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Unable to display current owner - icacls and Long Filenames

Posted on 2010-09-01
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Last Modified: 2012-05-10
Im trying to ascertain file permissions, owner etc. Since the GUI doesnt work, Im using icacls but it cant handle long filenames or filenames with spaces so I want the filenames in 8.3 format. For filenames with spaces, I tried putting the full filename in quotes, that returned 'Access is denied'. Filena~1.exe returned 'file cannot be found' I dont want a .bat or a .vbs. I just want the file security settings in the least number of steps (KISS method). One file at a time using icacls at the command line is preferable.

Logged on as administrator, server 2003

Thank you.
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Question by:disciple_of_chim-chim
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Expert Comment

by:pbarry1
ID: 33581920
Hi,

you need to put the filename in double-quotes (ex: icacls "C:\Filename with spaces.txt") and, but you already know that, you need to have access rights to the files being analyzed..  

Hope this helps.
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Author Comment

by:disciple_of_chim-chim
ID: 33581977
Im at the E:\folder prompt. There is a copy of cmd.exe in the folder.    As I said,   I put the full filename in quotes
E:\folder>icacls full filename

Administrator apparently doesnt have access rights to the file, thats why I want to know who does before I take ownership.
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Author Comment

by:disciple_of_chim-chim
ID: 33581985
#@*% Make that E:\folder>icacls "full filename"
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Expert Comment

by:pbarry1
ID: 33582086
Sorry,

by quote, I though you meant '  ', not " " (English is not my native language).

Since Administrator doesn't seem to have access to the file, you can try running the command under the "SYSTEM" account.  The easiest way I know to do that is by creating a new Scheduled Task that uses this command:

icacls "full filename" /save c:\acl.txt

Make sure the owner of the scheduled task is SYSTEM (when prompt for a user name, just enter SYSTEM without password.  It will replace it with NT AUTHORITY\SYSTEM).  Since you're an Admin, it should let you do that.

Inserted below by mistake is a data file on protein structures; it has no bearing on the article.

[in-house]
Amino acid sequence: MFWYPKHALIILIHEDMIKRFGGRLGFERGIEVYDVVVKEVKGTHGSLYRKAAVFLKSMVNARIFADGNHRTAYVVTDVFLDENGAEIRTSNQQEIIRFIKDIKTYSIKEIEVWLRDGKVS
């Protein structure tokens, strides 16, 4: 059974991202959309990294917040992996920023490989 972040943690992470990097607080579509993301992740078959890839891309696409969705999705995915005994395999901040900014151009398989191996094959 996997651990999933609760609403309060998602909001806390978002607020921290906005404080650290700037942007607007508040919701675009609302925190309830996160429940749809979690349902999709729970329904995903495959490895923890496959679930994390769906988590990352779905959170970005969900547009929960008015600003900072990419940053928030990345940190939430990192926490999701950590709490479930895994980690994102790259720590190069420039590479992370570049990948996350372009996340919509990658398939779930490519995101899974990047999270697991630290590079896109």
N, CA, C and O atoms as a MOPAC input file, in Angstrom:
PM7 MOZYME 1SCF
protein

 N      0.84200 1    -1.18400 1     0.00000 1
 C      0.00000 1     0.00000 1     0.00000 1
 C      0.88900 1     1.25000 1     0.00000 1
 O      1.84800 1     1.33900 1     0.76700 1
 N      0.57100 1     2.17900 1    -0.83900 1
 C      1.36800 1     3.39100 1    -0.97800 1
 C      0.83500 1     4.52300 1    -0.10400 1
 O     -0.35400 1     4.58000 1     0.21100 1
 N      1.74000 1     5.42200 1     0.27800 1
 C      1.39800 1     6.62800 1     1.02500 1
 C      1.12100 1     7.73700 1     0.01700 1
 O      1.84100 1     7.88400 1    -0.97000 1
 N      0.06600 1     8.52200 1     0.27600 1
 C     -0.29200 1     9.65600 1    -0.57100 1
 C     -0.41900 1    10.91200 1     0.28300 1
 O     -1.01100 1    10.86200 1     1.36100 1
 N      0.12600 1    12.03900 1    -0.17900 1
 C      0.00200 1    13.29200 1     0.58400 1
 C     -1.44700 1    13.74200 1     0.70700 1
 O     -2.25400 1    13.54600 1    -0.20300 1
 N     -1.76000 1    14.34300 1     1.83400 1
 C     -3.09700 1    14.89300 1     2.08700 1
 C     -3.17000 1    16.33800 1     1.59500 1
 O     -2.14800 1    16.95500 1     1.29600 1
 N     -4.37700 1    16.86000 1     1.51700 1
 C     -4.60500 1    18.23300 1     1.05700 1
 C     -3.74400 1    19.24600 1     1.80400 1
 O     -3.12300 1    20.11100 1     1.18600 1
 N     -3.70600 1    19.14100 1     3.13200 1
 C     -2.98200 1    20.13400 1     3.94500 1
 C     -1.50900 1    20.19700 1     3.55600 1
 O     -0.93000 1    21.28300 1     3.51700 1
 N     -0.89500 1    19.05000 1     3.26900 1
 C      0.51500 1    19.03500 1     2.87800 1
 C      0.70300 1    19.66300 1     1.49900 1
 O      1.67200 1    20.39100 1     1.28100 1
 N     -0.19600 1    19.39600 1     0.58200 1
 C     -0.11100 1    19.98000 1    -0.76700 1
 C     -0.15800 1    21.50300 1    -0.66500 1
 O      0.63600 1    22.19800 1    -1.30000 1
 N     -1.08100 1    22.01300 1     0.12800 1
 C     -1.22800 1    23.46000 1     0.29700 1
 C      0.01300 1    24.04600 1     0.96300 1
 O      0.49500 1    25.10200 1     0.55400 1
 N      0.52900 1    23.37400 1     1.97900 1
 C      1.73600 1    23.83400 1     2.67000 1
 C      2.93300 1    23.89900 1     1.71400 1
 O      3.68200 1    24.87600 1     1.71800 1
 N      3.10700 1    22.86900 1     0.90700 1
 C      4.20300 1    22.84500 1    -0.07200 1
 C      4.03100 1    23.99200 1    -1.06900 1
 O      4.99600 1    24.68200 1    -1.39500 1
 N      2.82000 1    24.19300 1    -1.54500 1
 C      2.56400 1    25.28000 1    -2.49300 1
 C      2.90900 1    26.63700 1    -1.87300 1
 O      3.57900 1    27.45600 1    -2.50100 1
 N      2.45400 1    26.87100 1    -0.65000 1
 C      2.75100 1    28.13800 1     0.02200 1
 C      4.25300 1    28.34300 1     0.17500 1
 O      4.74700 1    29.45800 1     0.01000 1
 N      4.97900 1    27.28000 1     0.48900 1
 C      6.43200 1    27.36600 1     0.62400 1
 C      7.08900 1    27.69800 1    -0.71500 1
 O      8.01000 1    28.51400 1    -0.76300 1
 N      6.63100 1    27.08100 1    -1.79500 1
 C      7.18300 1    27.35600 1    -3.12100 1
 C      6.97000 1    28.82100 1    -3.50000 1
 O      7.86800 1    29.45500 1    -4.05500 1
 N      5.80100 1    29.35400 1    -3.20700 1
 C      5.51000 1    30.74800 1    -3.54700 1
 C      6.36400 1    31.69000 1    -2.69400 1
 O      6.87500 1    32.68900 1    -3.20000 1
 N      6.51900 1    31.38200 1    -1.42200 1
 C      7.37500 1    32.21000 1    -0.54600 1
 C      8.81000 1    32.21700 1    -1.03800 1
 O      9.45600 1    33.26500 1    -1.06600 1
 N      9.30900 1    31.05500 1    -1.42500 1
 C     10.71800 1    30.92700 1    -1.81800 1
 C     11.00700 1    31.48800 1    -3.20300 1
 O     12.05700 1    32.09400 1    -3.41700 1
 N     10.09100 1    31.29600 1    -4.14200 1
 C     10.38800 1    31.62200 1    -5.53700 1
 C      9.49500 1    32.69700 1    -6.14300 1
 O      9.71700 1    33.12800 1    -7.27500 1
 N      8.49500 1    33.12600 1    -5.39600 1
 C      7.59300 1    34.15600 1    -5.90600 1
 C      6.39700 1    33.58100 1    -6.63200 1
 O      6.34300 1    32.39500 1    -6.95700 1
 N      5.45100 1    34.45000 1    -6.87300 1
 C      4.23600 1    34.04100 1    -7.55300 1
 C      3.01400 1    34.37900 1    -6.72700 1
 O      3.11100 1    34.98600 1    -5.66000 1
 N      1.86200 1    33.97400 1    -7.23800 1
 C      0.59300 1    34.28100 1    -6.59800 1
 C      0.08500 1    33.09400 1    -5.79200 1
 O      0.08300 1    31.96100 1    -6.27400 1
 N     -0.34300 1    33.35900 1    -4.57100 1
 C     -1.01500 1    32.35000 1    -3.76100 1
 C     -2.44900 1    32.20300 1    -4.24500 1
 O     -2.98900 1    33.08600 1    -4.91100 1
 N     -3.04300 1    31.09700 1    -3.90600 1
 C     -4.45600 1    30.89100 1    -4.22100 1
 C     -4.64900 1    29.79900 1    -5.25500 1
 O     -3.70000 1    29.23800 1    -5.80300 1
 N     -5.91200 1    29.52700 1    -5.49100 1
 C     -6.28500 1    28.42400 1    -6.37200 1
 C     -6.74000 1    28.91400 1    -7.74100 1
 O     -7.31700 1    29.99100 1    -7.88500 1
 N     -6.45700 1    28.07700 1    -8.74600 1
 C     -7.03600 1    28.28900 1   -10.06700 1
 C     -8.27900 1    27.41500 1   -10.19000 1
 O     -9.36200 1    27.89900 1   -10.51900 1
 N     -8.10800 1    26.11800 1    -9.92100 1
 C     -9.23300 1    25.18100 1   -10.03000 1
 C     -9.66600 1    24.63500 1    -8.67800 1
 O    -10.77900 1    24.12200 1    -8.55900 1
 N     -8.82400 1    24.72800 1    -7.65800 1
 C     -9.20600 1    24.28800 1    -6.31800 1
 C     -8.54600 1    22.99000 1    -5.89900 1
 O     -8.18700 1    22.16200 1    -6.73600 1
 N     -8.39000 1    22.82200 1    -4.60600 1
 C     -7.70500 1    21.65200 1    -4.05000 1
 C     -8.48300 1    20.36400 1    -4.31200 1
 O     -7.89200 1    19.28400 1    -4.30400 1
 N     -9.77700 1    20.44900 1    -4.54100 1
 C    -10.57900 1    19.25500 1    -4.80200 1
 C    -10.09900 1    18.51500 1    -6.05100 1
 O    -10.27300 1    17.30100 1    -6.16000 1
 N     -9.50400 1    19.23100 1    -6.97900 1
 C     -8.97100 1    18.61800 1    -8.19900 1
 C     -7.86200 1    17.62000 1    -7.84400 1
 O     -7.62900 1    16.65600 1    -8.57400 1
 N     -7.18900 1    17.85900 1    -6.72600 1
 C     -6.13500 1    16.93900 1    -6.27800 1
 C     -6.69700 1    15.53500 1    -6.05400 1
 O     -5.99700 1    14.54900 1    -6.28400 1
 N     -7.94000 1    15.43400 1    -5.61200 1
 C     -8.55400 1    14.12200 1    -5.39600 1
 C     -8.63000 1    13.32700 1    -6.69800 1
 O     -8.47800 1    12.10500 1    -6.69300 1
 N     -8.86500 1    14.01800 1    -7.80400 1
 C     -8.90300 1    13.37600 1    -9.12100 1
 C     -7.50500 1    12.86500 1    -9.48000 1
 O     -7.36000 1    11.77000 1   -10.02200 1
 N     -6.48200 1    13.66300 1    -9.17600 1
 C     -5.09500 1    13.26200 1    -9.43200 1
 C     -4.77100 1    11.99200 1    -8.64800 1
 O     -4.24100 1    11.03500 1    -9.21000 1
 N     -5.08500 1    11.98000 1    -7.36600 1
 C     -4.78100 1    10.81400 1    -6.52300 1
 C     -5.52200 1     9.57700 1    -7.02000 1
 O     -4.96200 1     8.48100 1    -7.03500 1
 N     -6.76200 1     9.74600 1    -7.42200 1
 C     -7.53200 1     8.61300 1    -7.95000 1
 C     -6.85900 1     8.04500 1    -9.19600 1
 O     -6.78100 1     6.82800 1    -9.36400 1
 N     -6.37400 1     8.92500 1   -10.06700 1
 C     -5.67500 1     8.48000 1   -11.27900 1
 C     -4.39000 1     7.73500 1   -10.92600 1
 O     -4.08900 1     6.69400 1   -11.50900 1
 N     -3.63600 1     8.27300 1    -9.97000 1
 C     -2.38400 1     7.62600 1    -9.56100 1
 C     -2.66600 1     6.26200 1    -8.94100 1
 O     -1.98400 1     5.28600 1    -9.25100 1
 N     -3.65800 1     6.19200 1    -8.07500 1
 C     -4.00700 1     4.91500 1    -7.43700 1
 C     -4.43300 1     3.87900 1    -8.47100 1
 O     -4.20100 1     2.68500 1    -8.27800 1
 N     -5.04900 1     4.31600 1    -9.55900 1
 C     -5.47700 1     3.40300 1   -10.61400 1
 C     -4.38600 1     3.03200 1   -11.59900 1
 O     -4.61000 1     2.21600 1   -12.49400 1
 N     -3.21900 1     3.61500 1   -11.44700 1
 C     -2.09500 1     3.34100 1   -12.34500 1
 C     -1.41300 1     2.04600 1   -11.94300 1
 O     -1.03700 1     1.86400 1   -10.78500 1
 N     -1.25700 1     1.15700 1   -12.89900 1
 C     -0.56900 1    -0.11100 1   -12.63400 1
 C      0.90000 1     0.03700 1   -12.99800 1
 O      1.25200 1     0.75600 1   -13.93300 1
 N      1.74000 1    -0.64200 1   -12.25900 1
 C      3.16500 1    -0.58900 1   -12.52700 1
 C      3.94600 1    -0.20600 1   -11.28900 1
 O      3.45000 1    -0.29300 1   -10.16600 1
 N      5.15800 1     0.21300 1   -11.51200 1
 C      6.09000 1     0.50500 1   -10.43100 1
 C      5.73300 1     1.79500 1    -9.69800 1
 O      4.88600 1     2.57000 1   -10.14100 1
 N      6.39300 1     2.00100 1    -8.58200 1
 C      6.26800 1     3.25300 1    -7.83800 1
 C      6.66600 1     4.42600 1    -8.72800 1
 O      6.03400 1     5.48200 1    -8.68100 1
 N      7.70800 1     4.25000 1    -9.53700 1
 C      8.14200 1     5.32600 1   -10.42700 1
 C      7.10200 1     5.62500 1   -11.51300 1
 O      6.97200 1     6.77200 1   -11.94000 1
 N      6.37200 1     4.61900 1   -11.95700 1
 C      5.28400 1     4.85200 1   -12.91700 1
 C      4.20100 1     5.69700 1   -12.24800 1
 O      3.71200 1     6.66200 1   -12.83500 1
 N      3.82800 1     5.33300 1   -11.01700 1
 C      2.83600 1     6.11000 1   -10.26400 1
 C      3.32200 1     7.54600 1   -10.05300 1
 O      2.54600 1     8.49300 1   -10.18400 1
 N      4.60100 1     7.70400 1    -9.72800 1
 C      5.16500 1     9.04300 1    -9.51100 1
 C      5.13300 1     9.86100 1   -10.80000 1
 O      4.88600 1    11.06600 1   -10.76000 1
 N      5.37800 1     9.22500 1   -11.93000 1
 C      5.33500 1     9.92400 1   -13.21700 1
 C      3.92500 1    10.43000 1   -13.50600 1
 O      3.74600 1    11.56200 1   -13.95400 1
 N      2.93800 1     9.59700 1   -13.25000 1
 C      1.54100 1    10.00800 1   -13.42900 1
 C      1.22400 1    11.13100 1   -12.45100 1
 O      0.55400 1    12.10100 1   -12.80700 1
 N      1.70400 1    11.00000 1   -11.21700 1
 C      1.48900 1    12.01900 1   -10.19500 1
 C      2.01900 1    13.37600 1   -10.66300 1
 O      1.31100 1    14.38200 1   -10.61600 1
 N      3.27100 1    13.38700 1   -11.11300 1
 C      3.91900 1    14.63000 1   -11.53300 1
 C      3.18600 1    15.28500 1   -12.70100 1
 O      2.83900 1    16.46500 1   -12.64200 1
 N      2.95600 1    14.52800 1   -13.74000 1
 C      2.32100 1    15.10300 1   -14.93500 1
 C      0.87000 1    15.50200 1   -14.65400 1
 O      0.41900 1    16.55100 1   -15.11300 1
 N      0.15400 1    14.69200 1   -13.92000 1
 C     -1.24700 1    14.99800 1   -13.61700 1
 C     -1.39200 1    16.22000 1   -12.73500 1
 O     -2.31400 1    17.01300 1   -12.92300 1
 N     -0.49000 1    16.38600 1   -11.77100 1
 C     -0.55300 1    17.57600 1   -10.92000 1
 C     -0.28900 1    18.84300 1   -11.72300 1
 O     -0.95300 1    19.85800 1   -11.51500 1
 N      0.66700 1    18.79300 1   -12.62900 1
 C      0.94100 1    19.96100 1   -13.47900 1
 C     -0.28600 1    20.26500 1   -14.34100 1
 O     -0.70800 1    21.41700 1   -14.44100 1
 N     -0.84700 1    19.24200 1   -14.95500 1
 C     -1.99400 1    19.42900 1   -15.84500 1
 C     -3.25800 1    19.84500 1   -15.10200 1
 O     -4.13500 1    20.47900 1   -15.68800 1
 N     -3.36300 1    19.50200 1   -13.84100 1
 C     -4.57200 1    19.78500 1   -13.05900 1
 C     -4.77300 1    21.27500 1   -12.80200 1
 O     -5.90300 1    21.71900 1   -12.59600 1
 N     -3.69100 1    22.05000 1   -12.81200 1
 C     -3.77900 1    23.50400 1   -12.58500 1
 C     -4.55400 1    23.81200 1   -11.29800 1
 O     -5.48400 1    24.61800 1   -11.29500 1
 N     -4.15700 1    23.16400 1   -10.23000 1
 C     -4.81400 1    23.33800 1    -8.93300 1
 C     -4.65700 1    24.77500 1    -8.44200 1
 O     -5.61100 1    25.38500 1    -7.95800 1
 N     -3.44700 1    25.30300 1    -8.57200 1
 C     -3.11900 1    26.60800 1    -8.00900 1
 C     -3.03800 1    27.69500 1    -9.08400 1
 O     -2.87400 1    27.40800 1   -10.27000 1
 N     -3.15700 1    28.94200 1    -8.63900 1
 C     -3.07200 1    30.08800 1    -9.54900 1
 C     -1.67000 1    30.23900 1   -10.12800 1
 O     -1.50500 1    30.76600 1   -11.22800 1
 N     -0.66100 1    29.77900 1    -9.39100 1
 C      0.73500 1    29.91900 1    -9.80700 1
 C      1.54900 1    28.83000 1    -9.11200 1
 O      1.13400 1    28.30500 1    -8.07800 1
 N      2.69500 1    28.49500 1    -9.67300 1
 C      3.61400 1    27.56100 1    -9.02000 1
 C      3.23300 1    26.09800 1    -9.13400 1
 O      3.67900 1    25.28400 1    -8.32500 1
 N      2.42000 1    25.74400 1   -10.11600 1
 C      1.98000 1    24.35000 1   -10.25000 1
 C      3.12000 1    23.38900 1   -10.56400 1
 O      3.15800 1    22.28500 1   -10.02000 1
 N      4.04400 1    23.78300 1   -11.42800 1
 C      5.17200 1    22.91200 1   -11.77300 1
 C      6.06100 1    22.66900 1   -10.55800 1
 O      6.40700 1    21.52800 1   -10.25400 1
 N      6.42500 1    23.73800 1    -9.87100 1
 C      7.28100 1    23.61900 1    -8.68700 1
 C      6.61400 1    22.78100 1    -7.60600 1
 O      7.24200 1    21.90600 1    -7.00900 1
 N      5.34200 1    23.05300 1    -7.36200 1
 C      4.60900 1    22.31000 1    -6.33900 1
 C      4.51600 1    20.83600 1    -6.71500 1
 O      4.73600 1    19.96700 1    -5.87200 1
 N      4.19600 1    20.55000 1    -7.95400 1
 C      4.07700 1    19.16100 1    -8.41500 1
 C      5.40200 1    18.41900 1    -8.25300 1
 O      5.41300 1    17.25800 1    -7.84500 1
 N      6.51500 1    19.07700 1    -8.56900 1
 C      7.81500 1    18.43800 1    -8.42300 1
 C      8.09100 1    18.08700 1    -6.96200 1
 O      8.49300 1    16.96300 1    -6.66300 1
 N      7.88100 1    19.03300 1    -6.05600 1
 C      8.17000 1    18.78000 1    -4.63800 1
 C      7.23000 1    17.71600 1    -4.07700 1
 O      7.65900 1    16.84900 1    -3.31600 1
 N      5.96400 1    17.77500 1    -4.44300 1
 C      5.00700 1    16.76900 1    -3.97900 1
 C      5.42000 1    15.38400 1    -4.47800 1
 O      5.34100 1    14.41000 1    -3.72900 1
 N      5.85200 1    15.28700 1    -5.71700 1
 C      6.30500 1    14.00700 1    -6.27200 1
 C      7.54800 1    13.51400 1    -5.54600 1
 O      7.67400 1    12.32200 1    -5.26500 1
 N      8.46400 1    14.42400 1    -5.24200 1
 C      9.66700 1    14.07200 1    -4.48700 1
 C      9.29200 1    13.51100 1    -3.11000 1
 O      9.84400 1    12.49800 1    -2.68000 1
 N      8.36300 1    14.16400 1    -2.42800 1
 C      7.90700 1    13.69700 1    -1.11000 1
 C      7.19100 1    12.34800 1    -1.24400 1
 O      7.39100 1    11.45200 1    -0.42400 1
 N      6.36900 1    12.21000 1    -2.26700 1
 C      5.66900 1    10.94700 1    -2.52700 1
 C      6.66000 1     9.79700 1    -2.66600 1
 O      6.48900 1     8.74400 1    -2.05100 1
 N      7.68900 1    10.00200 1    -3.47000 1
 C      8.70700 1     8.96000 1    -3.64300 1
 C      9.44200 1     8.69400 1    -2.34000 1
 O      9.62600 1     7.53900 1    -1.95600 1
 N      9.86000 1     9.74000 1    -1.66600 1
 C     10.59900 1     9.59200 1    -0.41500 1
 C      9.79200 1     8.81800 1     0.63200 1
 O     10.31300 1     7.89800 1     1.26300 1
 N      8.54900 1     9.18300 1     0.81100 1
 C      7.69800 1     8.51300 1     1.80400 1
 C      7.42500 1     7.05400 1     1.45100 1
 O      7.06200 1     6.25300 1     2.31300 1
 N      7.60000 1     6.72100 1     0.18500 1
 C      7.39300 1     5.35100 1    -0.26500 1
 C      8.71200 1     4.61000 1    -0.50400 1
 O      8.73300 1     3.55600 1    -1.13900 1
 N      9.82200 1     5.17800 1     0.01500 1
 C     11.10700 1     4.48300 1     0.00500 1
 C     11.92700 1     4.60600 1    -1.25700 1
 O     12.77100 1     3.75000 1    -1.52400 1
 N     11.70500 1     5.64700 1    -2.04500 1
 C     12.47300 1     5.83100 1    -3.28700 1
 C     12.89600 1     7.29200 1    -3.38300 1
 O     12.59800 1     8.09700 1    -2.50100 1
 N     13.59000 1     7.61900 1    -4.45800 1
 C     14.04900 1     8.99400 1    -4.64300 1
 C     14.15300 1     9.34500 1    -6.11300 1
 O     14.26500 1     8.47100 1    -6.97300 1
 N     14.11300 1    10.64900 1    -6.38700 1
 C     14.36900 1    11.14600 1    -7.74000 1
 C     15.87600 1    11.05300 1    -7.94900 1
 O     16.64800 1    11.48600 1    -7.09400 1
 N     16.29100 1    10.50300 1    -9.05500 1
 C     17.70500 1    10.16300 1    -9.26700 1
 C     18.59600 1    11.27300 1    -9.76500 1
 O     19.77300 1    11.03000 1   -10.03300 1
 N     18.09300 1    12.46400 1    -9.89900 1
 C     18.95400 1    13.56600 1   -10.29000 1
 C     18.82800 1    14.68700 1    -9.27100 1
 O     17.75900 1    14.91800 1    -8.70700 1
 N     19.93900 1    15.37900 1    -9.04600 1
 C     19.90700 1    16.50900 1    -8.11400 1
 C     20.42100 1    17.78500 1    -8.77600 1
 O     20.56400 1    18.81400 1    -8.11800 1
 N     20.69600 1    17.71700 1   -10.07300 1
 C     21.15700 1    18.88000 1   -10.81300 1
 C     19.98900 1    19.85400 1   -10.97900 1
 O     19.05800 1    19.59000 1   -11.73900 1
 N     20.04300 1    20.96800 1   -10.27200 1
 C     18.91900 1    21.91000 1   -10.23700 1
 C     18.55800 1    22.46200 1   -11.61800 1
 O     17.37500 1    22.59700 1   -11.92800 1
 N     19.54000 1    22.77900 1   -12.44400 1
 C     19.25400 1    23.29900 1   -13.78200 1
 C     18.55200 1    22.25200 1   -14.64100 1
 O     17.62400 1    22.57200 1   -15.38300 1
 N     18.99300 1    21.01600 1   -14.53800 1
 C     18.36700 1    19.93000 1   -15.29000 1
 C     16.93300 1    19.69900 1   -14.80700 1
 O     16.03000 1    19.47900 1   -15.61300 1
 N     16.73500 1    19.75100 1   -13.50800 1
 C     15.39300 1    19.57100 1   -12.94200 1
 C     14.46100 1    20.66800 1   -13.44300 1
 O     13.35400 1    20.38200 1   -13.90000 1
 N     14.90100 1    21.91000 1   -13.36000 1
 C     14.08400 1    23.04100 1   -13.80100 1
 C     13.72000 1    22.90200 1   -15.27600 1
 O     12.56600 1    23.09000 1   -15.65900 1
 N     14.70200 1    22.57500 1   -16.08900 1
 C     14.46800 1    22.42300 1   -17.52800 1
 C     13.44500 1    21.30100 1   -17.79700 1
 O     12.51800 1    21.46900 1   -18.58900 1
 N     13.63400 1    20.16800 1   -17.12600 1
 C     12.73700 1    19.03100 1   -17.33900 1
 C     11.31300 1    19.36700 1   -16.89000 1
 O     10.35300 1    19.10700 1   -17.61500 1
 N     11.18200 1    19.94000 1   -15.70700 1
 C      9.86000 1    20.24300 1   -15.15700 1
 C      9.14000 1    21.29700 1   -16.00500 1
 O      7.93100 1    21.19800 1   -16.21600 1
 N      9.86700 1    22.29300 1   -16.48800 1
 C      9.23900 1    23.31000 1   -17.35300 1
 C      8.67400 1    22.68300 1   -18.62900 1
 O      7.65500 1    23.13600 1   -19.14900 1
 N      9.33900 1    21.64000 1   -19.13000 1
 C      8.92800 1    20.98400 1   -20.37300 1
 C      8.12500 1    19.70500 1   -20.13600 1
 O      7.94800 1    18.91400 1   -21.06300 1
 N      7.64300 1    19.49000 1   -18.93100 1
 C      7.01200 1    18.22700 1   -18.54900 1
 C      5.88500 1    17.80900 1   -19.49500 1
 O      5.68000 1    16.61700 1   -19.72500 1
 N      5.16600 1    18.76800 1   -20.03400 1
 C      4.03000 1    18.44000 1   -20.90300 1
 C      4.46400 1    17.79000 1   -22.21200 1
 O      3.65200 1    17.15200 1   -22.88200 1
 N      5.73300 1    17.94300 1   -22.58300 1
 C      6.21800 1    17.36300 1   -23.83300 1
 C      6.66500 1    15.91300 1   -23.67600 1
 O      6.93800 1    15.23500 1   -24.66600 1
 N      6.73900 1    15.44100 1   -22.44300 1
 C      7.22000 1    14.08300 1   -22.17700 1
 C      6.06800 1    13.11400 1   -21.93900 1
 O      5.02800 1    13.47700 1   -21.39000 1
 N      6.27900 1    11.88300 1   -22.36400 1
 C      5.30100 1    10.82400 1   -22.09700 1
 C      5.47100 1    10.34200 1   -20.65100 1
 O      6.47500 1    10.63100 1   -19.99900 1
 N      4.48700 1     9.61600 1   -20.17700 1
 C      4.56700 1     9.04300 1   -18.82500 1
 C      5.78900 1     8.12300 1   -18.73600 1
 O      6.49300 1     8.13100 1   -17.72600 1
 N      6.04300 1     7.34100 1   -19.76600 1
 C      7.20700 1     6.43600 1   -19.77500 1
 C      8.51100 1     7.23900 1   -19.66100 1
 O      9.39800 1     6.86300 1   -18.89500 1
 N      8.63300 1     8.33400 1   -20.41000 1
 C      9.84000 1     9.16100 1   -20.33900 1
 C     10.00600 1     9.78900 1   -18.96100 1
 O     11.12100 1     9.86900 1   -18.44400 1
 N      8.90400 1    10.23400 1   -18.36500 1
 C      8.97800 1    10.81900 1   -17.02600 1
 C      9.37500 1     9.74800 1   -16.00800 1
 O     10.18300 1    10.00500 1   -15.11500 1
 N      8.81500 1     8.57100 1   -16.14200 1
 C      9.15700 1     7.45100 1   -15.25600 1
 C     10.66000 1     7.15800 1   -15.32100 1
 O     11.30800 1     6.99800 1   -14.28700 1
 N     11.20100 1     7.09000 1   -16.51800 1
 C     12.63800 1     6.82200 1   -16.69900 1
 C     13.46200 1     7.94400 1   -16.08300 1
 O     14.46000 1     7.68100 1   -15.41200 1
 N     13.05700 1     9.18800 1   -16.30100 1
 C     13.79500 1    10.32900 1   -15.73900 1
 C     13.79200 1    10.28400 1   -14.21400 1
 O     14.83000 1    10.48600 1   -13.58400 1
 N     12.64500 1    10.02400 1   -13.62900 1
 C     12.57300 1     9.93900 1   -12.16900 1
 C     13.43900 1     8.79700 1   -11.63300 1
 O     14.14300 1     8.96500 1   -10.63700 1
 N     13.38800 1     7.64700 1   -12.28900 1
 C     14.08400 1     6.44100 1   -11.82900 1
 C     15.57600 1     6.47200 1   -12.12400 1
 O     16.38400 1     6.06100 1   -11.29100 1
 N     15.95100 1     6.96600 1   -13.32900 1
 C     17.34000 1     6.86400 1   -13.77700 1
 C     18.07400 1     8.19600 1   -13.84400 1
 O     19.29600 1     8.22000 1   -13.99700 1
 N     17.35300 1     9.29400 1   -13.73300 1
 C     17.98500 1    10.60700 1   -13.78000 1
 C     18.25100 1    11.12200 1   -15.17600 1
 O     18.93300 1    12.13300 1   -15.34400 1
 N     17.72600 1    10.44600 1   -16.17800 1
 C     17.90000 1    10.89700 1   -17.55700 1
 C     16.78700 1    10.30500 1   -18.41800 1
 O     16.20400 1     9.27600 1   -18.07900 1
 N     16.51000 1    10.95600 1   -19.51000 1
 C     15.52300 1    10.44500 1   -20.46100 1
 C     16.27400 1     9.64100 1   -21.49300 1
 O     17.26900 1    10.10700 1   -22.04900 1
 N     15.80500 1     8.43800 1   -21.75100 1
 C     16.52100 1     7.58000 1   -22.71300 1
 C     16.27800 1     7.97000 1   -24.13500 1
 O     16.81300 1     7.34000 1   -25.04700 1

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Expert Comment

by:helpnet
ID: 33582812
Using the System Account in a scheduled task or a startup script is the way to go. As if an account does not have rights to the file, you will get an access denied if you try to run icacls (becuase f rights).  

By the way, icacls does not have a problem with long filenames, it is just spaces make it ambiguous.  I know you said one file at a time, but it is much easier to do it for the subdirectory structure want to do it one file at a time (a lot of typing and scheduled tasks to set),

icacls c:\*.* /T >c:\users\acl.txt

For a particular directory

icacls "c:\DirectoryName" /T >c:\users\acl.txt

The > does the same thing as /save, and redirects the output to the file after the prompt.

 Will generate a text file with rights for all files in the directory structure.

If you use >> instead of >, it appends the output to the file instead of writing over the top of it.

Eg

icacls "c:\DirectoryName\Filename1" /T >c:\users\acl.txt
icacls "c:\DirectoryName\Filename2" /T >>c:\users\acl.txt
icacls "c:\DirectoryName\Filename3" /T >>c:\users\acl.txt
icacls "c:\DirectoryName\Filename4" /T >>c:\users\acl.txt

The resulting c:\users\acl.txt would include the output for all four commands, one after another

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Expert Comment

by:helpnet
ID: 33582833
Because you (Administrator) do not have rights, you will not be able to do it one file at a time at the command line, it will need to be in a batch file/script.
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Expert Comment

by:helpnet
ID: 33582936
http://blogs.msdn.com/b/adioltean/archive/2004/11/27/271063.aspx

This suggests a way to run a command prompt as system interactively.  I tried the second method, and it didn't work for me.  


But psexec does actually open an interactive command prompt running under the system account, so you should be able to run icacls from here if the system account has rights to the files (and it is possible it doesn't).

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Expert Comment

by:helpnet
ID: 33582966
http://rhyous.com/2009/12/03/how-to-open-a-command-prompt-running-as-local-system-on-windows-7/
Sorry wrong line above

Download pstools from here /en-us/sysinternals/bb897553.aspx

Extract PSexec and copy to a location you can run it from a cmd prompt.